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There are few persons better qualified to put the "science" in science fiction than William Morrison, possessor of a doctor's degree in chemistry, translator of scores of obscure and enormously technical scientific papers—and an author of such astonishing versatility as to have written a successful television show for children, a book (with his wife, and under his real name Joseph Samachson) on the art of the ballet, and several score popular science-fiction stories. With his background, Morrison never needs to fudge on the authenticity of his scientific lore—and that he never allows the accurate science to interfere with sheer story-telling pleasure is adequately attested by...

Country Doctor


He had long resigned himself to thinking that opportunity had passed him by for life. Now, when it struck so unexpectedly and so belatedly, he wasn't sure that it was welcome.

He had gone to sleep early, after an unusually hectic day. As if the need for immunizing against the threat of an epidemic hadn't been enough, he had also had to treat the usual aches and pains, and to deliver one baby, plus two premature Marsopolis calves. Even as he pulled the covers over himself, the phone was ringing, but he let Maida answer it. Nothing short of a genuine first-class emergency was going to drag him out of the house again before morning if he could help it. Evidently the call wasn't that important, for Maida hadn't come in to bother him about it, and his last feeling, before dropping off to sleep, was one of gratitude for her common sense.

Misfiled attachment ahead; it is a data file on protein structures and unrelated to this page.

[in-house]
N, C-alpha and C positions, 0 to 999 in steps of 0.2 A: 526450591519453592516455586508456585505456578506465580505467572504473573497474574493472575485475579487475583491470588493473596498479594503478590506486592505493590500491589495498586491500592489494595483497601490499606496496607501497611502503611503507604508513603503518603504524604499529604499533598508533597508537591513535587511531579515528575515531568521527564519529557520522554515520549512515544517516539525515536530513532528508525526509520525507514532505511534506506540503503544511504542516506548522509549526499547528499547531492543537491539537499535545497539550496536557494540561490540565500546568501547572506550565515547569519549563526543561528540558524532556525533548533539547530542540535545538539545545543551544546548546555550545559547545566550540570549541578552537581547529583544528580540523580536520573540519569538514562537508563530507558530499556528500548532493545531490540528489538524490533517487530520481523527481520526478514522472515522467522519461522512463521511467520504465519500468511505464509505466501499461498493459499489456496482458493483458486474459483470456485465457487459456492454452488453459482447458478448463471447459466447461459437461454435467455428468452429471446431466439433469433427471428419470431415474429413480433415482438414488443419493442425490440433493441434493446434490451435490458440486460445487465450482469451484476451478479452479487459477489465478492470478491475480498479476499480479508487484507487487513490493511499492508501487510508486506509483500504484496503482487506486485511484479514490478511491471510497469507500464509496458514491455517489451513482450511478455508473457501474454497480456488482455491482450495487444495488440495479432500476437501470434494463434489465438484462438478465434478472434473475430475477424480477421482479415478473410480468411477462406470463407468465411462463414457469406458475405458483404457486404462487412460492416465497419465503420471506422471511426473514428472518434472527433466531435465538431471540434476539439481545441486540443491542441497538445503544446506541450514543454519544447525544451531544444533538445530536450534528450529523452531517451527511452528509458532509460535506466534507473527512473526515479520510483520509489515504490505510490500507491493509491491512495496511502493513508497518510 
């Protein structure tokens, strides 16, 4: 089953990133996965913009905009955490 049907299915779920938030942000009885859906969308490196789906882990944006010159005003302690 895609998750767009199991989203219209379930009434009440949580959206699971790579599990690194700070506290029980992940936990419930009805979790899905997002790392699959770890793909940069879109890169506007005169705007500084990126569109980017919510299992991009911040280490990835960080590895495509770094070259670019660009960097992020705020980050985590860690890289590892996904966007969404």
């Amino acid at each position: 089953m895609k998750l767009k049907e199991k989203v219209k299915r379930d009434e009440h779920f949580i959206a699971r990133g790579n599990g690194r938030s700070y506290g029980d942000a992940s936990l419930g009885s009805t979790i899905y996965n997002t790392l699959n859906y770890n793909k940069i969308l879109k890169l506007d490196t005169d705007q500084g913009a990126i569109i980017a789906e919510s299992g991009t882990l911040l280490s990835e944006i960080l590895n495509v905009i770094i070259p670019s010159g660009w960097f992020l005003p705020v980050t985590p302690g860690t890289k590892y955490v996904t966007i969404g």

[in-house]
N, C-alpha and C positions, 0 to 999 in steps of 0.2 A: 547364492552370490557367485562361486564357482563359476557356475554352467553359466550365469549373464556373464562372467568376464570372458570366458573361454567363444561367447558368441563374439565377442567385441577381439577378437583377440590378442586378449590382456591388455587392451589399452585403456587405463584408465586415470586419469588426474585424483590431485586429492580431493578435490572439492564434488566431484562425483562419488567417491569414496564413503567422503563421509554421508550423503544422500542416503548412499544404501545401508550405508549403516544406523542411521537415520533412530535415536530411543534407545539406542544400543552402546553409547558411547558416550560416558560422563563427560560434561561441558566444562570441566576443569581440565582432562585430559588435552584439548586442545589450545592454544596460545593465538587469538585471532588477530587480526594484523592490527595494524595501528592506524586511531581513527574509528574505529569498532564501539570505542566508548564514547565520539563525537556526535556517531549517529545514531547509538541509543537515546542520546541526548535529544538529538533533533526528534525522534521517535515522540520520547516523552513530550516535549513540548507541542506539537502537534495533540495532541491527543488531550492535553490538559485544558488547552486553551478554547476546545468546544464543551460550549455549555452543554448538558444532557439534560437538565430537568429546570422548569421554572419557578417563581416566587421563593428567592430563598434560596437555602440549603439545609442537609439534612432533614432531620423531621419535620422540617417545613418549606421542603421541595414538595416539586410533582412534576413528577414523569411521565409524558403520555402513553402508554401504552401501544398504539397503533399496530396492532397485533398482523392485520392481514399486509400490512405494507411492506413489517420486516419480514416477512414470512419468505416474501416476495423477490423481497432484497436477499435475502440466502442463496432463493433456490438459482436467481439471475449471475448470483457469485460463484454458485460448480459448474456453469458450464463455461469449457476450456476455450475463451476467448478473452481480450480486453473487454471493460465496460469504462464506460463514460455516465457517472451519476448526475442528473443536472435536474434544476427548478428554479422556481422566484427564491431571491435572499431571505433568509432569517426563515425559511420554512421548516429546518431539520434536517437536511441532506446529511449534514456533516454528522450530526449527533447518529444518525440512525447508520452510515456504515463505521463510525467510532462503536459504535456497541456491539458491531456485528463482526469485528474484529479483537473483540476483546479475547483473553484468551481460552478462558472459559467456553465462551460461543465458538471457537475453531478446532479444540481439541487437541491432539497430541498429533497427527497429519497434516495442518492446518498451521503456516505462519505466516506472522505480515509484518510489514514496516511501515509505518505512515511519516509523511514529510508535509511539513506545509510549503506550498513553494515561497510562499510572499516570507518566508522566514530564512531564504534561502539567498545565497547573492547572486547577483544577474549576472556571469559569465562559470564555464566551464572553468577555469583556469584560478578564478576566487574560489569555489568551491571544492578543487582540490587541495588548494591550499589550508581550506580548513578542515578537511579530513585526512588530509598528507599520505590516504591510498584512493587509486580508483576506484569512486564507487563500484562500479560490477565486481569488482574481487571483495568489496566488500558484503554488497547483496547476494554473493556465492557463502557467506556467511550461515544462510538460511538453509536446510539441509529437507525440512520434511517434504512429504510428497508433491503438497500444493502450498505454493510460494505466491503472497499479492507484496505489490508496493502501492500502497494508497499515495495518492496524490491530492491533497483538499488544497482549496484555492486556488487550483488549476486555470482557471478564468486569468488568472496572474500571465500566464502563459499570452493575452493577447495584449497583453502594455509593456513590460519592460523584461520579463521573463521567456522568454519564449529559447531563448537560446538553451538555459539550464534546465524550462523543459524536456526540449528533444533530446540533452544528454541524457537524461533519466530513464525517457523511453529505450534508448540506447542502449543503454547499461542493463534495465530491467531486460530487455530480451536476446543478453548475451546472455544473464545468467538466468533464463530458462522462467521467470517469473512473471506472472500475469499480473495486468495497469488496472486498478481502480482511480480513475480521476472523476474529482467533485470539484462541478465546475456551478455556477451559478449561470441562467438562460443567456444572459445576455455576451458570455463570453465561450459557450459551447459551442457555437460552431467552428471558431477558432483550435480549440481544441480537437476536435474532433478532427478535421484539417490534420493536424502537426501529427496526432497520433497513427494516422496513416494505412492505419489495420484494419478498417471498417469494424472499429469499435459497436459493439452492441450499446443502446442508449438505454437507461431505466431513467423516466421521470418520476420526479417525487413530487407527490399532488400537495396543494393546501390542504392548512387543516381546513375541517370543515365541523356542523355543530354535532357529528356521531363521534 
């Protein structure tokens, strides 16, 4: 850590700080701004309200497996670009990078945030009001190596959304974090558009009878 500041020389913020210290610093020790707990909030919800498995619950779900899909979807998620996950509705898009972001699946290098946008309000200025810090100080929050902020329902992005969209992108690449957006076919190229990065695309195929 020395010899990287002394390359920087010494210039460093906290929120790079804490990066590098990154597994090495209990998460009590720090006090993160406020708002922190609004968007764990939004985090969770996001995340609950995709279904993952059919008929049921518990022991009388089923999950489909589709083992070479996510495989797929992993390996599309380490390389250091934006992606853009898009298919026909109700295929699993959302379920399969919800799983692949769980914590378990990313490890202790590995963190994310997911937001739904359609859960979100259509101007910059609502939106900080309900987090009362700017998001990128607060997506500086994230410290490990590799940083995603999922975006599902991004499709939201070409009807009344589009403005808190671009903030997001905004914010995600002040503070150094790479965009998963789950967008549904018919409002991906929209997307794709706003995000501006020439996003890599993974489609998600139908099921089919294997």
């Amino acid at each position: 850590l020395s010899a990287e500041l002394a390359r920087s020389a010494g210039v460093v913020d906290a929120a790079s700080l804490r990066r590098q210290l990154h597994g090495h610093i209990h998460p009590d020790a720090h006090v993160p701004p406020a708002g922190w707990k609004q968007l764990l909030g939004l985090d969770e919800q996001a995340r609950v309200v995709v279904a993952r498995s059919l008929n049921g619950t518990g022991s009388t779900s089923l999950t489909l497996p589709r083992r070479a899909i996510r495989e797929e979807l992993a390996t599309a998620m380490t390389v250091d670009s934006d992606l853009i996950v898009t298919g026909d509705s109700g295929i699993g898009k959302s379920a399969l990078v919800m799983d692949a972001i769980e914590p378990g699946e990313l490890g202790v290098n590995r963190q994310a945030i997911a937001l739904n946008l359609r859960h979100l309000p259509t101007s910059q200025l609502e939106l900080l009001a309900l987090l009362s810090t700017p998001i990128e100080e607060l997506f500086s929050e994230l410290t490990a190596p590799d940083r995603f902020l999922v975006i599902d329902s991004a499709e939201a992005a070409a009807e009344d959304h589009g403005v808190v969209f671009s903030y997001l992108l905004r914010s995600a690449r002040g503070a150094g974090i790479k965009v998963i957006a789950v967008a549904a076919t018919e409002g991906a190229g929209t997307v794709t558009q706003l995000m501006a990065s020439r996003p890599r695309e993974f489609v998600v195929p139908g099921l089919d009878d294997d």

He wasn't feeling grateful when the phone rang again. He awoke with a start. The dark of night still lay around the house, and from alongside him came the sound of his wife's slow breathing. In the next room, one of the kids, he couldn't tell which, said drowsily, "Turn off the alarm." Evidently the sound of the ringing hadn't produced complete wakefulness.

While he lay there, feeling too heavy to move, Maida moaned slightly in her sleep, and he said to himself, "If that's old Bender, calling about his constipation again, I'll feed him dynamite pills." Then he reached over to the night table and forced himself to pick up the phone. "Who is it?"

"Doctor Meltzer?" He recognized the hoarse and excited tones of Tom Linton, the city peace officer. "You better get over here right away!"

"What is it, Tom? And where am I supposed to get?"

"Over at the space port. Ship out of control—almost ran into Phobos coming down—and it landed with a crash. They need you fast."

"I'm coming."

The sleep was out of his eyes now. He grabbed his emergency equipment, taking along a plentiful supply of antibiotics and adjustable bandages. There was no way of knowing how many men had been hurt, and he had better be ready to treat an entire crew.

Outside the house, his bicar was waiting for him. He tossed in his equipment and hopped in after it. A throw of the switch brought in full broadcast power, and a fraction of a second later he had begun to skim over the smooth path that led over the farmland reclaimed from the desert.